Through this method, cybercriminals have attempted to steal over $255 million and have actually stolen around $85 million, Gordon Snow, assistant director of the FBI’s cyber division, told a House subcommittee on financial institutions and consumer credit.
Snow explained that these cyberattacks are usually carried out through targeted phishing emails that contain either malware or a link to a malware-laden website. The phish targets a person within the company who can initiate fund transfers on behalf of the business or institution.
“Once the recipient opens the attachment or navigates to the website, malware is installed on the user’s computer, which often includes a keylogging program that harvests the user’s online banking credentials. The criminal then either creates another account or directly initiates a funds transfer masquerading as the legitimate user. The stolen funds are often then transferred overseas”, Snow explained.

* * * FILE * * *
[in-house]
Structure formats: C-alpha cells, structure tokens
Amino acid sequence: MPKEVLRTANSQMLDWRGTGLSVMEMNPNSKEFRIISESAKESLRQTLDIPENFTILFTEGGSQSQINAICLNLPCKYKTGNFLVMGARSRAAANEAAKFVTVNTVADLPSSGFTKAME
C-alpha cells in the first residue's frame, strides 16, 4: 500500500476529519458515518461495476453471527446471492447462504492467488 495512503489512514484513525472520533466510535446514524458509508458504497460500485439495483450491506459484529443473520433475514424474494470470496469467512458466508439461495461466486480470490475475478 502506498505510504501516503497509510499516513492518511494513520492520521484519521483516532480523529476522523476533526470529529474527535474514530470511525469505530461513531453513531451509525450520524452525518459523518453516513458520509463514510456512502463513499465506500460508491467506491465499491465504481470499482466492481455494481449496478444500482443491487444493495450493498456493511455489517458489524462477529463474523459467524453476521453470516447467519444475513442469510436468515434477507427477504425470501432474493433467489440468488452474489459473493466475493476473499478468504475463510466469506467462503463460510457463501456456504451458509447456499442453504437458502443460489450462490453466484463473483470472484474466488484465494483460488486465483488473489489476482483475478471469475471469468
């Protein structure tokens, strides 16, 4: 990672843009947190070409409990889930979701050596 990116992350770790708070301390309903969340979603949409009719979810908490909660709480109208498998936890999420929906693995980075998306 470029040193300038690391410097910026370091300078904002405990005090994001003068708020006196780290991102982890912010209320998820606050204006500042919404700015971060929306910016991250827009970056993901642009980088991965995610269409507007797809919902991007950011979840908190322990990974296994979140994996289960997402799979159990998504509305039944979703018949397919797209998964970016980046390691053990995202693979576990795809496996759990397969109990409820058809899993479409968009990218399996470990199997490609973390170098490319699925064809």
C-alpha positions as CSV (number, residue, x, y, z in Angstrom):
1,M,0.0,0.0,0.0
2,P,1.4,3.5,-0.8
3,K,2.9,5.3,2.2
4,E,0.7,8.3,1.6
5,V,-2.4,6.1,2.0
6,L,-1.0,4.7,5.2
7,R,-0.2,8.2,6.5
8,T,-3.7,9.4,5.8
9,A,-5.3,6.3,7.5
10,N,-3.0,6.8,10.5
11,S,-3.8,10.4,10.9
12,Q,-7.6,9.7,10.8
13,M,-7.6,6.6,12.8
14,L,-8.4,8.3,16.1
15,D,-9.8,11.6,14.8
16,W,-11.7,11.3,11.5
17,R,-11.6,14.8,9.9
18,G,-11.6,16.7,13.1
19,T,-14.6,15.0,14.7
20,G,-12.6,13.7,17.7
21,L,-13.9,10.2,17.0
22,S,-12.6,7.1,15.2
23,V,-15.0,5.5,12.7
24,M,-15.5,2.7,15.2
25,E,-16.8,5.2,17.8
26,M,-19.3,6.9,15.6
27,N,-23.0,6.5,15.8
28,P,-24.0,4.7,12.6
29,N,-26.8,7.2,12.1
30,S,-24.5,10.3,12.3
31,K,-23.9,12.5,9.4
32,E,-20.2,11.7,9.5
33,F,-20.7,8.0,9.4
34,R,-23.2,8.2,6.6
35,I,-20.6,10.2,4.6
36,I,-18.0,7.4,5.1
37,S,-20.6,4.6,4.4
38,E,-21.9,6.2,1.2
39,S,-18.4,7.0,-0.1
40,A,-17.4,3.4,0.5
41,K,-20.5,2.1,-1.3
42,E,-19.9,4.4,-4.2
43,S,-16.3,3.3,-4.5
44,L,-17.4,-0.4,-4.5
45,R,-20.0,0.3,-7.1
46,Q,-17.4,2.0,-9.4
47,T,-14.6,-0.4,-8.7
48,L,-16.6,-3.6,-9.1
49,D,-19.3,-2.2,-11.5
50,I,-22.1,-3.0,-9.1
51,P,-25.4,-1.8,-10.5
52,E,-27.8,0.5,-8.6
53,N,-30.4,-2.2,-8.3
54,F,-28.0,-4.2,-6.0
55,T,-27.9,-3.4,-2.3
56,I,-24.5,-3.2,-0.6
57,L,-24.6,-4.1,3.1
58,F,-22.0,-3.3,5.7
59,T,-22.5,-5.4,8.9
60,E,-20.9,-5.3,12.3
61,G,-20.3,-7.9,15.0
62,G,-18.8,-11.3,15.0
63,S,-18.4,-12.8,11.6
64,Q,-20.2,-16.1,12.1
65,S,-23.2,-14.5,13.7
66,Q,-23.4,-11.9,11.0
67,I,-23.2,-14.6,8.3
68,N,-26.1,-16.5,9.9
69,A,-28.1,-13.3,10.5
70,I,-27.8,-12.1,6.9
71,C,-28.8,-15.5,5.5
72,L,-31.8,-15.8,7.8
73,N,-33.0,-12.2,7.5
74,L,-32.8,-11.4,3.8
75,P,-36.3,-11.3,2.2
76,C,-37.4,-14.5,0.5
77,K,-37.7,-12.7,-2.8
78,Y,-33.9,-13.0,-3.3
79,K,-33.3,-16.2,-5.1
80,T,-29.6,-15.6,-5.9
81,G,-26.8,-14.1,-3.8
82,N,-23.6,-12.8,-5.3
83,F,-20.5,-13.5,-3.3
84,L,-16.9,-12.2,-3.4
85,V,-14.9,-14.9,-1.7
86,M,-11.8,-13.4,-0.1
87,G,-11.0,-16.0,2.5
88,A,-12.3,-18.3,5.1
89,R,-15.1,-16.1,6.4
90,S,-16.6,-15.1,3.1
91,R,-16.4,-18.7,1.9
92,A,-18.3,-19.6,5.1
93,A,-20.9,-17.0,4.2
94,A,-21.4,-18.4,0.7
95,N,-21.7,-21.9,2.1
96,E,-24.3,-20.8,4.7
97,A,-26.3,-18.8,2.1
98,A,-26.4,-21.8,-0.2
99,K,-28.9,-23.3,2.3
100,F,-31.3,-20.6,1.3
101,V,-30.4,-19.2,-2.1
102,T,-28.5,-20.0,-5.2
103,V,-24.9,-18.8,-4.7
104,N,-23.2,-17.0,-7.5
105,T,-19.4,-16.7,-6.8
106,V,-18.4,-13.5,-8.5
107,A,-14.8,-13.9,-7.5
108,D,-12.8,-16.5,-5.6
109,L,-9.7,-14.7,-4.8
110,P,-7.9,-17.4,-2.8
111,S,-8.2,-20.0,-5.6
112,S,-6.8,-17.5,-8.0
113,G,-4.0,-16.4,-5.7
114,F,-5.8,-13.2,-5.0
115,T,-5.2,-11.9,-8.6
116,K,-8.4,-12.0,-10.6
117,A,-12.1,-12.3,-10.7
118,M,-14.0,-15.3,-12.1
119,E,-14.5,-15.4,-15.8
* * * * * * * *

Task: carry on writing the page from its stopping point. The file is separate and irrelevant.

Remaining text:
The targets of these phishing attacks are small and medium-sized businesses, local governments, school districts, and healthcare providers, he noted.
Snow cited the example of a New York school district that had $3 million transferred out of its bank account as the result of a 2009 phishing attack. The bank was able to recover some of the stolen funds, but $500,000 had already been withdrawn and was unrecoverable.
In March 2010, an Illinois town was the victim of a cyberattack resulting in unauthorized ACH transfers totaling $100,000, Snow related. When an authorized individual logged into the town’s bank account, she was redirected to a site alerting her that the bank’s website was experiencing technical difficulties. During this redirection, the cybercriminal used the victim’s authorized credentials to initiate transactions. The town was able to recover only $30,000, he noted.